From step counting to the clinic on the wrist

More people than ever before are turning to wearable sensors to monitor their activity levels, according to the latest report from IDTechEx.

More people than ever before are turning to wearable sensors to monitor their activity levels, according to the latest report from IDTechEx.


However, despite its origins in simple step counting, the market for wearable sensors is expanding into the more complex arena of health monitoring and innovations are expanding the envelope of biometrics accessible through watches and skin patches. They not only seek to address the growing demand for remote patient monitoring and decentralised clinical trials but also the rising expectations of the general consumer. This includes easier access to health data but extends to sensor integration into headsets and accessories for immersive experiences in the metaverse.


Not all wearable sensor technology is made equal and distinguishing between hype and reality is an increasing challenge for stakeholders. The IDTechEx report, Wearable Sensors 2023-2033, breaks down the complex landscape of sensor types, biometrics and form factors, including inertial measurement units, optical sensors and chemical sensors for vital signs, stress, sleep and even brain activity. IDTechEx highlights the key opportunities and challenges for each sensor type to achieve commercial success across the next ten years.




Motion sensing hardware is well established, with accelerometers integrated into almost every wearable. As profit margins for manufacturers therefore diminish with commoditisation, expanding the application space is crucial to maintain growth.


Emerging use cases include health insurance rewards, clinical trials and professional athlete monitoring. Key MEMs manufacturers are battling semiconductor shortages and regulatory approval to maximise entry into these sectors.




Smart-watch wearers are familiar with the red and green lights on the back of their devices, used to obtain heart-rate data or blood oxygen and further analyzed for insights into calorie burn, VO2 max and sleep quality.


Sensor developers are interested in pushing the boundaries of what can be measured non-invasively with light – whether it be through new software to analyze photoplethysmography (PPG) signals or new hardware for spectroscopy. Multiple companies are competing to lead in the commercialisation of wearable blood pressure monitoring, with others setting their sights on ambitious ‘clinic on the wrist’ devices to replace common hospital tests and even glucose monitoring.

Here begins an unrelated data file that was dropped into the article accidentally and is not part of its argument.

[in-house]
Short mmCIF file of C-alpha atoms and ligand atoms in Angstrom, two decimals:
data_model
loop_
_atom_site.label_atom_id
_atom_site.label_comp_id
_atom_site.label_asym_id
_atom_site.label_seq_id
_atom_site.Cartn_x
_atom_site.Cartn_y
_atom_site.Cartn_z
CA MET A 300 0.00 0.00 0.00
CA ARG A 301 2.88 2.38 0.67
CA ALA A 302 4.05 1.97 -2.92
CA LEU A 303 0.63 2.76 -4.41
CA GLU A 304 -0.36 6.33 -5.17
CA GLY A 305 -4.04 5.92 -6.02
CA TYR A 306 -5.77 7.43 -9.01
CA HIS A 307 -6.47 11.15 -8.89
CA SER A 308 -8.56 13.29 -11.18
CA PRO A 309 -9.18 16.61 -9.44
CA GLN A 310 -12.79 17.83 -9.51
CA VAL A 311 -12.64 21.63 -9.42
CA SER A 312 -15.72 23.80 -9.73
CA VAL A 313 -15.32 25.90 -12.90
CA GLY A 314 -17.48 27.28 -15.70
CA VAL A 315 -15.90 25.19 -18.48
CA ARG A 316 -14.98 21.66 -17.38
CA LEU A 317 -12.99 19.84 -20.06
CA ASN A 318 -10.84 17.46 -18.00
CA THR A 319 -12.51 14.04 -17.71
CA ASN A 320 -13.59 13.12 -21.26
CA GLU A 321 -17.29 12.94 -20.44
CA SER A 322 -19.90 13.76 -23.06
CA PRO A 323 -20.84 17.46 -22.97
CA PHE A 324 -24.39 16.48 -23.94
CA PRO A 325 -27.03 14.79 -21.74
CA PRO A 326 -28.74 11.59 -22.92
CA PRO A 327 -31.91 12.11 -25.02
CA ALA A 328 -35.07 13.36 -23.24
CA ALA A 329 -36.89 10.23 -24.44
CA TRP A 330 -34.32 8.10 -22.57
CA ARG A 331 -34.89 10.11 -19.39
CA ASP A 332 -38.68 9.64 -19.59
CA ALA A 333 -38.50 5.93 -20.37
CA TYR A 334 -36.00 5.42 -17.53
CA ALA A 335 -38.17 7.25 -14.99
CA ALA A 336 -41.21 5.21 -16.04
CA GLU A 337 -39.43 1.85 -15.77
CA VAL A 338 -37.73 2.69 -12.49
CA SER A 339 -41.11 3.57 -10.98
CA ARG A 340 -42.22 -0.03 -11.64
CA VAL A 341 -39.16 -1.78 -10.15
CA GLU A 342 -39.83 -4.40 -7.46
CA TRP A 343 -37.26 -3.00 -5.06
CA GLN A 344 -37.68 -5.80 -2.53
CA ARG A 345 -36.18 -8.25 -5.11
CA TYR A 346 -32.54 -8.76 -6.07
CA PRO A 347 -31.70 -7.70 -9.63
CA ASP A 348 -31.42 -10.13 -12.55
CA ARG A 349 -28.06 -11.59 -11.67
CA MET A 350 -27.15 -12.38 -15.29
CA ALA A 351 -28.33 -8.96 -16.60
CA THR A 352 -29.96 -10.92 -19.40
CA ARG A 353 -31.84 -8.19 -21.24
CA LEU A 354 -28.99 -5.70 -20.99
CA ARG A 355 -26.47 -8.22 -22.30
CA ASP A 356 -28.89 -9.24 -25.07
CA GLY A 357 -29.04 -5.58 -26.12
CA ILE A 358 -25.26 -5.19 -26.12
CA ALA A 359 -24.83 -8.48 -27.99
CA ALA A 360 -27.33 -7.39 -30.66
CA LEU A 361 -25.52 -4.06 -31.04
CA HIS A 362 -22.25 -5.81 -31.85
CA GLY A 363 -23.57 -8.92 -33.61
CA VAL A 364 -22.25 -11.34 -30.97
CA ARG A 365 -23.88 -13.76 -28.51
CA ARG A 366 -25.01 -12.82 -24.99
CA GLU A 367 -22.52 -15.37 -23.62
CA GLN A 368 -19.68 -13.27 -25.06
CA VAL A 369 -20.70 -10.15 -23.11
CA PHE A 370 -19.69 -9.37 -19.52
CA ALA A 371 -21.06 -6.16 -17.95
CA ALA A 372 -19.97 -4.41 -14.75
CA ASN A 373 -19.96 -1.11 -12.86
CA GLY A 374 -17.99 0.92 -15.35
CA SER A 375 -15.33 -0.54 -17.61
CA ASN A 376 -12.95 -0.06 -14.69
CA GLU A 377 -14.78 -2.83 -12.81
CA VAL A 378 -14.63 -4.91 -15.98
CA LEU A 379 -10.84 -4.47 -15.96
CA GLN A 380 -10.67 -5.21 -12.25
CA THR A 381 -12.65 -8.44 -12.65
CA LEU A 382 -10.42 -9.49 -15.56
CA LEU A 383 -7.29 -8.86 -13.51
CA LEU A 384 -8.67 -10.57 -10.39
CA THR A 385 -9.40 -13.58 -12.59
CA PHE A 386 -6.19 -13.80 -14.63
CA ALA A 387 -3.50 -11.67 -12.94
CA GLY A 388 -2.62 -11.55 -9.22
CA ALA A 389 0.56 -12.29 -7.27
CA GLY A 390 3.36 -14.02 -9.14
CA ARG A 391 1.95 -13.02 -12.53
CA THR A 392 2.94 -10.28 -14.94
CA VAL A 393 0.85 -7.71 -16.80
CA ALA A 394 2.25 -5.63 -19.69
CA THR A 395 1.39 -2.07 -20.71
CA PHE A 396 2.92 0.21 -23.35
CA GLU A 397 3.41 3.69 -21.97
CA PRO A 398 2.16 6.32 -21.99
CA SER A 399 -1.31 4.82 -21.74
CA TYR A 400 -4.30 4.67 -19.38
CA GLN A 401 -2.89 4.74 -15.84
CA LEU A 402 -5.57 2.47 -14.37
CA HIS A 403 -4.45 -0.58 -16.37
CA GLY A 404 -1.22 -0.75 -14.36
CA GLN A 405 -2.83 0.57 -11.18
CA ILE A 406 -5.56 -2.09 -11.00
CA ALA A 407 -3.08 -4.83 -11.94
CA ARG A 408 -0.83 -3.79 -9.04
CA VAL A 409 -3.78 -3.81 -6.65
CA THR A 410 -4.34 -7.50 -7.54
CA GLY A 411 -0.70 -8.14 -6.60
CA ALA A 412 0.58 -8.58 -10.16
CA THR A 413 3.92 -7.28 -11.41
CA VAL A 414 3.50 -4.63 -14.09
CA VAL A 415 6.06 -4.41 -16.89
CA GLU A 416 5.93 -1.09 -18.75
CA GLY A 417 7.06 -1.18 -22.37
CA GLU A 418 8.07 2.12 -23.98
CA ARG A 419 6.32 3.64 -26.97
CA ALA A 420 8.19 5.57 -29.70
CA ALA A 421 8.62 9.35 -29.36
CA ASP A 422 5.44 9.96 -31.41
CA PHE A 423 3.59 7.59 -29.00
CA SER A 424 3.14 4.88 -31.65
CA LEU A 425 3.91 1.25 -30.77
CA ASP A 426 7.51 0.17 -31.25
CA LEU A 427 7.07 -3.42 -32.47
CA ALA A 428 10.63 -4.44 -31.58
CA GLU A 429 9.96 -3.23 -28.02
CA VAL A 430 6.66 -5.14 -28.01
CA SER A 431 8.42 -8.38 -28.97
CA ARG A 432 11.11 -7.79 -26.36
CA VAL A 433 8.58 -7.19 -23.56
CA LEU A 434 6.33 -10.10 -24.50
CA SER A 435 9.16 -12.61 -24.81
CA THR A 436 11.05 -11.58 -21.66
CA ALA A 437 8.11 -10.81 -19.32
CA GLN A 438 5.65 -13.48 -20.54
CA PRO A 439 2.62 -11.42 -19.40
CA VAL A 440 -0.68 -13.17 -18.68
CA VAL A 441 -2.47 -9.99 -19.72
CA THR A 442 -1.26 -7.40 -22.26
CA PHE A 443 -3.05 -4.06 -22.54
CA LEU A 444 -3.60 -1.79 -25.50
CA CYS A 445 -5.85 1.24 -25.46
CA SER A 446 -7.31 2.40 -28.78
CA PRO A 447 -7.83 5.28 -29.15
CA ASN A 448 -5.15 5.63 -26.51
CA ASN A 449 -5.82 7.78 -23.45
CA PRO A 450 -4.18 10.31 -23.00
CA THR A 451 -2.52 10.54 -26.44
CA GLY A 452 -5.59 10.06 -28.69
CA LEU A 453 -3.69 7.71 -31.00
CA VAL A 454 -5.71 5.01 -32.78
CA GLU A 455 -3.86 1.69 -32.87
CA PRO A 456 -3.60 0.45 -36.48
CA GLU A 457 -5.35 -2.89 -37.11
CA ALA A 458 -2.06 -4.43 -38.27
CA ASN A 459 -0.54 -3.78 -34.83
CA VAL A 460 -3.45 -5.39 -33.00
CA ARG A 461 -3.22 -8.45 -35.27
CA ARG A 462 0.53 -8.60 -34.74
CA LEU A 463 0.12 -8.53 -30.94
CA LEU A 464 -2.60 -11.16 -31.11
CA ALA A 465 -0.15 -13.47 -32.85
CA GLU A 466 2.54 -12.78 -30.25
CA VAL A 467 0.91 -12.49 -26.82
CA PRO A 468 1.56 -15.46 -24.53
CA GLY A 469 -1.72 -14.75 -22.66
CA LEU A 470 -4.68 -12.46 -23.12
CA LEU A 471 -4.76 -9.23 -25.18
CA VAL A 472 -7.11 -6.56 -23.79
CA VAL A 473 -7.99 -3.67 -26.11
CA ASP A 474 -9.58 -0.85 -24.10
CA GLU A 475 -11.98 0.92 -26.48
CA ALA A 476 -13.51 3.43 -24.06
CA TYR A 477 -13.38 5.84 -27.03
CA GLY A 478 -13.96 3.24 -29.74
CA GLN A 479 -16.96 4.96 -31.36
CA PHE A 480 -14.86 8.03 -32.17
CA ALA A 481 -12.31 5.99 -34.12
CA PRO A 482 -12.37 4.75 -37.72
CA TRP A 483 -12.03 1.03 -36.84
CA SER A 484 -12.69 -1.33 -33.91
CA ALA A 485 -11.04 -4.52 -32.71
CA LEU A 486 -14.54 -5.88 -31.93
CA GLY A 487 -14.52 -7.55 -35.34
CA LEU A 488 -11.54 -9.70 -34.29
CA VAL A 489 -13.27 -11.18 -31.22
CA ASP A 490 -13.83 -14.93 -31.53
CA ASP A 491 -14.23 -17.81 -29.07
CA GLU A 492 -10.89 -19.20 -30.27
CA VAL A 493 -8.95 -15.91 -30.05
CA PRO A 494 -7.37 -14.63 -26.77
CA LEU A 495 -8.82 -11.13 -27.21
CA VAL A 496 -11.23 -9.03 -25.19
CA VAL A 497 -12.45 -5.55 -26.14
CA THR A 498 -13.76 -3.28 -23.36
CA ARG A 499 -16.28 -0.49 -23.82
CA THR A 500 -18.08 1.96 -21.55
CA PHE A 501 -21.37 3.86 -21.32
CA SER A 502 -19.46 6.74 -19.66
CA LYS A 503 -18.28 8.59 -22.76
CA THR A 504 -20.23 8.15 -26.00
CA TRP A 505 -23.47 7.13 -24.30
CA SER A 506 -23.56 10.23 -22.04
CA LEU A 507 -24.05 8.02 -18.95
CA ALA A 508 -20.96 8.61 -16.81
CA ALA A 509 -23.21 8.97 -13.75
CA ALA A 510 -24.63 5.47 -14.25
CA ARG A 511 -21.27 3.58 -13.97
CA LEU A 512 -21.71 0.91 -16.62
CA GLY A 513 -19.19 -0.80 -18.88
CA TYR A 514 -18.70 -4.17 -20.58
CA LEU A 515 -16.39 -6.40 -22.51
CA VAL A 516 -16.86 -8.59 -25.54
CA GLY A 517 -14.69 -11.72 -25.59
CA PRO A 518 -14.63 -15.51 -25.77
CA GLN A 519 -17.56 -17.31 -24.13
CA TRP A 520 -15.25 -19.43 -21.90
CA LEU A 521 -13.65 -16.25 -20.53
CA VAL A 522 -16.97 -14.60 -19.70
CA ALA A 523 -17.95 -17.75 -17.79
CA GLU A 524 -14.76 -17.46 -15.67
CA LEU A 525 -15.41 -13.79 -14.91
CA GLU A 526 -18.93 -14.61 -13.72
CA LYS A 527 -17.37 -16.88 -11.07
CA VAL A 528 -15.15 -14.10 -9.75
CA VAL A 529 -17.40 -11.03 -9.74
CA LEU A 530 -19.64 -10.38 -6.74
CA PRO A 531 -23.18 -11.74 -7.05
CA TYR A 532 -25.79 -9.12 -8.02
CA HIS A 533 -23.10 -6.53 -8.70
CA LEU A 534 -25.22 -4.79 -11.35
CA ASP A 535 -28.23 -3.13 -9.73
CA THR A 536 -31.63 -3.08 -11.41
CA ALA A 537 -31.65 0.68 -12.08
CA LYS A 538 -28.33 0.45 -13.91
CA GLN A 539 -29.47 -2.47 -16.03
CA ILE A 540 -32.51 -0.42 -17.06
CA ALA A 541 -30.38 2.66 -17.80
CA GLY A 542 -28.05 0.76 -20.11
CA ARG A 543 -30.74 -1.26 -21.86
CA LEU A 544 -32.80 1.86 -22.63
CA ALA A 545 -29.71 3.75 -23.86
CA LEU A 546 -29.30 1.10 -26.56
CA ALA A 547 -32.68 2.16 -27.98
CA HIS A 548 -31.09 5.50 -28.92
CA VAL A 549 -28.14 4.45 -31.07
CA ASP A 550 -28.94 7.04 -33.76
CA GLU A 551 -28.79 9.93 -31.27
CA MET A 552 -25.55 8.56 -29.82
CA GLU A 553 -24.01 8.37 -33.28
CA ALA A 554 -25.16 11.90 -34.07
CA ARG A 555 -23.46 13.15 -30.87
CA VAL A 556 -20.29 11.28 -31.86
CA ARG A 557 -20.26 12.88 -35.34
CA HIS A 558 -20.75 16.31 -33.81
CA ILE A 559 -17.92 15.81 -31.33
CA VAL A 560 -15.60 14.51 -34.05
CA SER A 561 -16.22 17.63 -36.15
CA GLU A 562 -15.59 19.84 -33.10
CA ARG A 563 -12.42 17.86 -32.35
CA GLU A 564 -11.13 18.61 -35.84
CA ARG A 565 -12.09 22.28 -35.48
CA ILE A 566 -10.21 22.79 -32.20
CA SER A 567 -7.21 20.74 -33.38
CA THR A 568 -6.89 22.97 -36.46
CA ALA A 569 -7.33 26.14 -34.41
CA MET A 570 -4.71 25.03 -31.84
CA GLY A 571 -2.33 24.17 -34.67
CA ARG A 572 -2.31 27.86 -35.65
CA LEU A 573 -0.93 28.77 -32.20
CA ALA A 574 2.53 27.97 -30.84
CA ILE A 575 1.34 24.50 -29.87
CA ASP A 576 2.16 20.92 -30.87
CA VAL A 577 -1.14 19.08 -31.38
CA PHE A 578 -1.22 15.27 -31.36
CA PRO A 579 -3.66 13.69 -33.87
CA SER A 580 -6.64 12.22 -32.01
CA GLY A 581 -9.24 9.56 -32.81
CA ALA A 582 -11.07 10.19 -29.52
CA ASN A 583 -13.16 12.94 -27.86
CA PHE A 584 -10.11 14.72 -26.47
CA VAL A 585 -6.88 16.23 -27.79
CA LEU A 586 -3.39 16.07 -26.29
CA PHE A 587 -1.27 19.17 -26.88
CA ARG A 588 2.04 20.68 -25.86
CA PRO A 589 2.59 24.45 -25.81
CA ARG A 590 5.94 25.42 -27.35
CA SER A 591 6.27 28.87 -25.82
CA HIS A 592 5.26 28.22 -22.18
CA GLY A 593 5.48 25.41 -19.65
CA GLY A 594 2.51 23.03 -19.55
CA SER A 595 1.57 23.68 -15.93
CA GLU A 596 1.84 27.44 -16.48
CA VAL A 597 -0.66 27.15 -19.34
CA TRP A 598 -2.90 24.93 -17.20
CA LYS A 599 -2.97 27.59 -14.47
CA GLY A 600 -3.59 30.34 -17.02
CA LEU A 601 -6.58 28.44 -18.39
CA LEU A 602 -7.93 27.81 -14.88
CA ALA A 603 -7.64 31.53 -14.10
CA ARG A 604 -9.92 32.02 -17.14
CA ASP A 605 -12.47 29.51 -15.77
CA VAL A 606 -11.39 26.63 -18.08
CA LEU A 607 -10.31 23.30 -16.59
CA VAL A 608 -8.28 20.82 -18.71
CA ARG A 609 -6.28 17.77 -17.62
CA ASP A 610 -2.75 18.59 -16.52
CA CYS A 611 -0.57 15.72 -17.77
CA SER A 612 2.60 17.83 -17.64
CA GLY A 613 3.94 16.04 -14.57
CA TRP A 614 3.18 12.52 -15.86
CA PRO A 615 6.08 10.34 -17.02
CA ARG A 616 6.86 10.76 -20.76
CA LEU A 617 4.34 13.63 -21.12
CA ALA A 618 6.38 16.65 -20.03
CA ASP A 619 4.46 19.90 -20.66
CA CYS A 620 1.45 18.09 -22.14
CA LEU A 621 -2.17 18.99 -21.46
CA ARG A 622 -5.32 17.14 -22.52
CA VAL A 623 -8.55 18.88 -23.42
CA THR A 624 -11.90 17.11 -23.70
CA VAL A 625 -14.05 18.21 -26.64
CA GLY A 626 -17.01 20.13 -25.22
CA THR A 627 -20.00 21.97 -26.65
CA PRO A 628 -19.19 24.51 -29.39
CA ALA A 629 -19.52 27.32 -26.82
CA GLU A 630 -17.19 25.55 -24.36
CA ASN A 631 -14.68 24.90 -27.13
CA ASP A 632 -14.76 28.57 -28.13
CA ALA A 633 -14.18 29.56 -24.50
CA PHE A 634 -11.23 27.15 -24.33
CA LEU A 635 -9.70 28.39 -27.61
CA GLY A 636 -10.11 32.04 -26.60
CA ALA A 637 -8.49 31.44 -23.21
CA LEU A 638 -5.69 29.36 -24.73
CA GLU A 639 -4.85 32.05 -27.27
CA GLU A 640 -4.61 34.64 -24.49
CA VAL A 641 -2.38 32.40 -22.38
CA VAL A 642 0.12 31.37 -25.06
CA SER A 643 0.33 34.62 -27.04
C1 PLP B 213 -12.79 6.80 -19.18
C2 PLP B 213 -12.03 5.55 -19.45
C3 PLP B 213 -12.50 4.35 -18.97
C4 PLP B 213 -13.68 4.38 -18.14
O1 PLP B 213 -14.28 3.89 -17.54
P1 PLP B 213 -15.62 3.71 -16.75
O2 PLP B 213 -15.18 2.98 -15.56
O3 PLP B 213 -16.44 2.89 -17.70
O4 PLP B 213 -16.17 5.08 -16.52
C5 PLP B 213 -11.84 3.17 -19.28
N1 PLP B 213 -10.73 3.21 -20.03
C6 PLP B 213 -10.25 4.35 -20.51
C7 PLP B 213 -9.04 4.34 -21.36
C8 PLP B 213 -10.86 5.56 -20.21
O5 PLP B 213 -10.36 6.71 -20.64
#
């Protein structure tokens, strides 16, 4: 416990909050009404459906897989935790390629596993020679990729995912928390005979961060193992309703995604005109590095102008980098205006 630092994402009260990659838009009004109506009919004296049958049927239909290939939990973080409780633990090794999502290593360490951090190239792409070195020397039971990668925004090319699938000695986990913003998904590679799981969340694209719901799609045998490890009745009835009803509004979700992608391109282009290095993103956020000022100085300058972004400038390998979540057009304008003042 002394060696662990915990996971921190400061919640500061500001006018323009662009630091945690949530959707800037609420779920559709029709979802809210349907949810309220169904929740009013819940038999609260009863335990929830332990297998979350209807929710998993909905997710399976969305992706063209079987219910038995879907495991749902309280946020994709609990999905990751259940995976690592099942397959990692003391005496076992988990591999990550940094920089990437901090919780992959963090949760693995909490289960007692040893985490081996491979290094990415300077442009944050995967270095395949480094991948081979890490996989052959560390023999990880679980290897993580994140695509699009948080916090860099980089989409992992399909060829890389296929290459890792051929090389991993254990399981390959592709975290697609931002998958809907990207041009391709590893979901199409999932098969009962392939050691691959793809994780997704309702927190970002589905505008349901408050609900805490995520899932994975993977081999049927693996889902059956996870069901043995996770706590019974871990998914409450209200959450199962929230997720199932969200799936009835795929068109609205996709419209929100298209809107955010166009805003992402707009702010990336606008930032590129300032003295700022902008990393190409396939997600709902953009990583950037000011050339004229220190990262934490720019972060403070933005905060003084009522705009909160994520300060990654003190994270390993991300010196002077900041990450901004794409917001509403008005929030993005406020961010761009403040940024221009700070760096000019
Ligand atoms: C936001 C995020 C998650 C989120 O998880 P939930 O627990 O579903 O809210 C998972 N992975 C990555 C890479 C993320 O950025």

Heart, muscle and brain


Incorporating conductive materials into wearable technology is a simple concept but has led to a vast variety of wearable sensors including wet electrodes stuck on the skin to measure the heart, dry electrodes in headphones to analyze brain signals and microneedles within skin patches to quantify muscle movements. This has created a broad application space for electrodes ranging from vital signs monitoring and sleep analysis for healthcare to emotional response and stress monitoring for marketing and productivity.


Chemical sensors are increasingly enabling diabetics to monitor their glucose levels without finger pricks but commercial devices still require a needle to be inserted below the surface of the skin. As such, the quest for less invasive wearable sensors continues. An overview of the existing market for continuous glucose marketing (CGM) is provided in the latest report, followed by an analysis of competitor technologies using microneedles and other bodily fluids. This is followed by a dedicated chapter on novel biometrics, assessing the opportunity for chemical sensor developers outside of the diabetes management space, with a focus on hydration, alcohol and lactate.


The IDTechEx report tracks the progress of over 50 wearable electronic product types.


Source: Innovation in Textiles